As if all of this wasn’t mesmerizing enough, the production of the spacesuit had to be absolutely precise. There wasn’t any room for error. A stitching error greater than 0,79mm would deem an unworthy spacesuit.

Before being launched into space, the suit had to be x-rayed twice to ensure that no pins were left behind in the suit by a seamstress.

Textiles Deconstructed

Dacron: Also known as Polyethylene terephthalate, more commonly referred to as polyester. It is used as fibres in clothing, in containers for foods and liquids and has many other purposes. For the spacesuit, it was used as a spacer material. It was patented in 1941 but today DuPont Teijin Films US is the owner of the trademarks.

Kapton: Used for thermal blankets and insulation on a spacecraft, on flexible electronics and as a build surface for 3D printing. In the A-7L, it was used for reflective insulation. Created and patented by Dupont in the 1960s.

Beta marquisette: Separated the reflective surfaces and acted as a spacer in spacesuits.

Mylar: For the spacesuits, it was used for reflective insulation but it can also be used for its strength, stability, insulation, reflectivity and transparency.  Developed in the 1950s by DuPont, Imperial Chemical Industries, and Hoechst.

Beyond all of these fashion tech advancements, NASA has continued to have an impact on modern-day fashion. And we aren’t talking about printed  NASA t-shirts.

Materials originally developed for NASA are now finding their way back into women’s undergarments. Sportswear label, Reebok, recently picked up on a substance called “Shear Thickening Fluid,” which was developed by chemists at the University of Delaware as an armor technology for protective garments and spacesuits. The gel-like material that remains liquid when in a still- or slow-moving state and becomes solid at high velocity was recently incorporated into a sports bra by Reebok-designer Danielle Witek. This innovation has the potential to change the entire activewear industry.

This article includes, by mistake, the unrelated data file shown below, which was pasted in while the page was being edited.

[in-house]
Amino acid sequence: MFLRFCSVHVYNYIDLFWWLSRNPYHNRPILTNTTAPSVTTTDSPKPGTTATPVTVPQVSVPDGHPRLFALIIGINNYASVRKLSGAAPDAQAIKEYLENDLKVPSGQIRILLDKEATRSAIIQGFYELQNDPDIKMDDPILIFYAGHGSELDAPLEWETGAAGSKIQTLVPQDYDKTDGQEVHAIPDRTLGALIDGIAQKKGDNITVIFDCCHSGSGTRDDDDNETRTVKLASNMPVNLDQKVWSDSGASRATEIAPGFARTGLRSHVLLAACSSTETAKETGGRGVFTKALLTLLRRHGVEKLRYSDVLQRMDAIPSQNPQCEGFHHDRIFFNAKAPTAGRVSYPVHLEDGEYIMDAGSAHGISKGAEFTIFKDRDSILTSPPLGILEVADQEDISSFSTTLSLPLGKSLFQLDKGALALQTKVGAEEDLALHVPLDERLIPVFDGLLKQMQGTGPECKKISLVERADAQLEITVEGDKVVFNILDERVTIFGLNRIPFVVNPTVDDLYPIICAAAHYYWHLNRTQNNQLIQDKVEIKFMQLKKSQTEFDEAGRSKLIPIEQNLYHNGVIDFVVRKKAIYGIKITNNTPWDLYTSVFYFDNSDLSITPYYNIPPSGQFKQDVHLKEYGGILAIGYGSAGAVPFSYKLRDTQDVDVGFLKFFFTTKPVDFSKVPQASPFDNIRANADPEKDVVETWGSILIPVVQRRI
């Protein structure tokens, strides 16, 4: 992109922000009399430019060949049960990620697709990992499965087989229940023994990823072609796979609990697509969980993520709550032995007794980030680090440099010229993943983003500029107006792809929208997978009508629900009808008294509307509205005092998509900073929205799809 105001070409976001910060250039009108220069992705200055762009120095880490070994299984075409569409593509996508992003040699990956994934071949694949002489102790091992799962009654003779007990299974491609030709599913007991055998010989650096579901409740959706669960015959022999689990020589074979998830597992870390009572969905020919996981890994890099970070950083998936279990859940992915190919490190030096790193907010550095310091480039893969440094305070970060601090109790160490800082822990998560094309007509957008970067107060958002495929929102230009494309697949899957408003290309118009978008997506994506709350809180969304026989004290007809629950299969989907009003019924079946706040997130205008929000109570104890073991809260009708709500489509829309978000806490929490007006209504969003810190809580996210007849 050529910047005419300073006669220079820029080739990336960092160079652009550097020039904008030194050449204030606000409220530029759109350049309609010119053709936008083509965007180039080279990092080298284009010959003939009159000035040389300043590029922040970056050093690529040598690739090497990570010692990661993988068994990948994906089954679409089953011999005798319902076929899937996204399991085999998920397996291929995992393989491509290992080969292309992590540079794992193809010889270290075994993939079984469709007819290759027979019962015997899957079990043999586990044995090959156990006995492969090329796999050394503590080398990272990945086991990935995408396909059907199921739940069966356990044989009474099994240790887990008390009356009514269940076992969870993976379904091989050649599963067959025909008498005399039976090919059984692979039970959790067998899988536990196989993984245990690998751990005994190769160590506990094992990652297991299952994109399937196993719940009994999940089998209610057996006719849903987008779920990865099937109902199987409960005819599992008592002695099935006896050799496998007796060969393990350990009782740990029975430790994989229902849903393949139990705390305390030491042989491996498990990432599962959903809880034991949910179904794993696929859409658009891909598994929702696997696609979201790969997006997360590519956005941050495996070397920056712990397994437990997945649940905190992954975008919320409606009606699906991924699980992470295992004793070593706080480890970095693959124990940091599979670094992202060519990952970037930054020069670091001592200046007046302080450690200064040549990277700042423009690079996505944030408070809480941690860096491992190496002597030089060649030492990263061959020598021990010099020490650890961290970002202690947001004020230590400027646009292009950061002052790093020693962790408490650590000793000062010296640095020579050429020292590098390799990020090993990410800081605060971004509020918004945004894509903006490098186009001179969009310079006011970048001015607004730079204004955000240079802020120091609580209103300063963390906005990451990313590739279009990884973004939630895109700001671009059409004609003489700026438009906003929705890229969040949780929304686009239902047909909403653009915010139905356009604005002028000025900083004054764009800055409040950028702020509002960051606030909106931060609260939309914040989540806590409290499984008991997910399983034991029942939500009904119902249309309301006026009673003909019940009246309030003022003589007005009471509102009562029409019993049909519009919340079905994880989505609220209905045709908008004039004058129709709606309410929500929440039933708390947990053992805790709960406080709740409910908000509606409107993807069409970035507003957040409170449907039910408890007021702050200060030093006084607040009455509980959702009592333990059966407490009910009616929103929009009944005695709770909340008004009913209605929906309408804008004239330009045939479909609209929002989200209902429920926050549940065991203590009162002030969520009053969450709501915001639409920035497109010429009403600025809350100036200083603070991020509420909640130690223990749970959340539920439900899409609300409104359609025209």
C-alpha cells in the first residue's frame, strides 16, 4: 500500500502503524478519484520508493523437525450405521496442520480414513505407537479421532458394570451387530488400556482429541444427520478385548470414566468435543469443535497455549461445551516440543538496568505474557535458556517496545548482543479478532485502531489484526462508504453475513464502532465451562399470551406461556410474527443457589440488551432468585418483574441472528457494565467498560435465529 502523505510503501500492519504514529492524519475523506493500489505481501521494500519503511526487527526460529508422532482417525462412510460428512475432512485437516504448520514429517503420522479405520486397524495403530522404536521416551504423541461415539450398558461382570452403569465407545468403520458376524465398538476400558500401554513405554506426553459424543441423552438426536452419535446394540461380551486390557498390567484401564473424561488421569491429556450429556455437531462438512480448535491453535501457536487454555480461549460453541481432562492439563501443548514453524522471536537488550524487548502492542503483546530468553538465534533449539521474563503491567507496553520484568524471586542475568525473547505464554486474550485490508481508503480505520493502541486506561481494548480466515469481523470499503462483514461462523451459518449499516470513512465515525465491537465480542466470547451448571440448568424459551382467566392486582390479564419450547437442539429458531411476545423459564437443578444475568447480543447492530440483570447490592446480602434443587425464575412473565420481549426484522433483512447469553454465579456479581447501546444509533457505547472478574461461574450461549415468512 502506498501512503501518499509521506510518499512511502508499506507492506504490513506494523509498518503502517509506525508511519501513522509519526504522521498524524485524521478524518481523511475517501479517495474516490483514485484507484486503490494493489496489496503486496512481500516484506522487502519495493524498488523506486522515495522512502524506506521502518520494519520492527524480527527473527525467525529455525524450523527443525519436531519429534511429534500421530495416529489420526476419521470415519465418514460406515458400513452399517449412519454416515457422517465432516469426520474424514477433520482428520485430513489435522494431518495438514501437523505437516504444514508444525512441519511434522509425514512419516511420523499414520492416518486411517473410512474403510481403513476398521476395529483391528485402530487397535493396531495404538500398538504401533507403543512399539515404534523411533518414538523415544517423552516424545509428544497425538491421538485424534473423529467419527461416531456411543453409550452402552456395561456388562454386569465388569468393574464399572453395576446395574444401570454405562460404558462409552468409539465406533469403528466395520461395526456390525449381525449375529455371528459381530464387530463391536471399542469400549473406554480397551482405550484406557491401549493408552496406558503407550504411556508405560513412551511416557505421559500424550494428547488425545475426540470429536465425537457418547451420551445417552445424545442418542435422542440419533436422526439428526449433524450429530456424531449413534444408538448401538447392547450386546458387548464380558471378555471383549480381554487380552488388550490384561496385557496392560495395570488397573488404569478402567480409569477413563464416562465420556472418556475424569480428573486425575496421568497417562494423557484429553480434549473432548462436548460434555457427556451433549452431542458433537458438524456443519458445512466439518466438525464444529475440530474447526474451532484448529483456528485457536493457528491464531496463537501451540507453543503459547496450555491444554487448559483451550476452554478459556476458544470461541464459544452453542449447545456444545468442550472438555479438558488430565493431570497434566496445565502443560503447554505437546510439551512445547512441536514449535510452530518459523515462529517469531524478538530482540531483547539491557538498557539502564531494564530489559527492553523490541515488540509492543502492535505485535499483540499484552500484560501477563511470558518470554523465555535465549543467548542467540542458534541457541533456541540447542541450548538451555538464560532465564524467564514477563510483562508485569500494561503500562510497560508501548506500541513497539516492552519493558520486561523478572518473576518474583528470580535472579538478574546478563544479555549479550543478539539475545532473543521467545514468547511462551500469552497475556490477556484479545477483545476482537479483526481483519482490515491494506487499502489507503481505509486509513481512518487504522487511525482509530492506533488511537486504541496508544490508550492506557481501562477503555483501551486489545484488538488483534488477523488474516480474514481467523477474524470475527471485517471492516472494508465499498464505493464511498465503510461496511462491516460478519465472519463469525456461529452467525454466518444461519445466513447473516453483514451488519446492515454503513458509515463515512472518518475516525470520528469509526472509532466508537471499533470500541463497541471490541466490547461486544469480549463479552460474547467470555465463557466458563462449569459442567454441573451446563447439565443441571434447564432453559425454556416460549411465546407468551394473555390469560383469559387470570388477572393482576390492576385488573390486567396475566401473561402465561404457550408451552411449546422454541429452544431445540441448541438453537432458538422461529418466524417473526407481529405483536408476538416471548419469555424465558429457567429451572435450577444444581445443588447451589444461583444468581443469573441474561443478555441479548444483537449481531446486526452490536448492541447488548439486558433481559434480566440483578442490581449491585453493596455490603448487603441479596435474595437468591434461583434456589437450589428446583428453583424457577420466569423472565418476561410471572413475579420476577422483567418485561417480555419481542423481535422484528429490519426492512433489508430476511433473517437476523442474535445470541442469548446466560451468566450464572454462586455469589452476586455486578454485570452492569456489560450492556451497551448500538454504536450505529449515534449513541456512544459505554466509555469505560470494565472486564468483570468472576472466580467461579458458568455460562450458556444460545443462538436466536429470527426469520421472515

Stay tuned for the next part of our Mobility Series!


Written by Erinn Springer. Edited by Lion Blau. Illustration provided by Kate Kilpatrick-Galbraith and to view more of her work go to https://www.instagram.com/vwolfeart/.

Chaikin, Andrew. 2013, November. Neil Armstrong’s Spacesuit Was Made by a Bra Manufacturer. https://www.smithsonianmag.com/history/neil-armstrongs-spacesuit-was-made-by-a-bra-manufacturer-3652414/

Thomas, Kenneth S. and McMann, Herald J. U.S. Spacesuits. Springer Science & Business Media, 23 Nov 2011. Google Books. Web. 08 Sep. 2018. http://books.google.com

Wikipedia contributors. (2018, July 26). Apollo/Skylab A7L. In Wikipedia, The Free Encyclopedia. Retrieved 12:24, September 10, 2018, from https://en.wikipedia.org/w/index.php?title=Apollo/Skylab_A7L&oldid=852140373

Wikipedia contributors. (2018, August 24). BoPET. In Wikipedia, The Free Encyclopedia. Retrieved 12:26, September 10, 2018, from https://en.wikipedia.org/w/index.php?title=BoPET&oldid=856336721

Wikipedia contributors. (2018, September 2). Kapton. In Wikipedia, The Free Encyclopedia. Retrieved 12:24, September 10, 2018, from https://en.wikipedia.org/w/index.php?title=Kapton&oldid=857652671

Wikipedia contributors. (2018, August 20). Polyethylene terephthalate. In Wikipedia, The Free Encyclopedia. Retrieved 12:25, September 10, 2018, from https://en.wikipedia.org/w/index.php?title=Polyethylene_terephthalate&oldid=855771940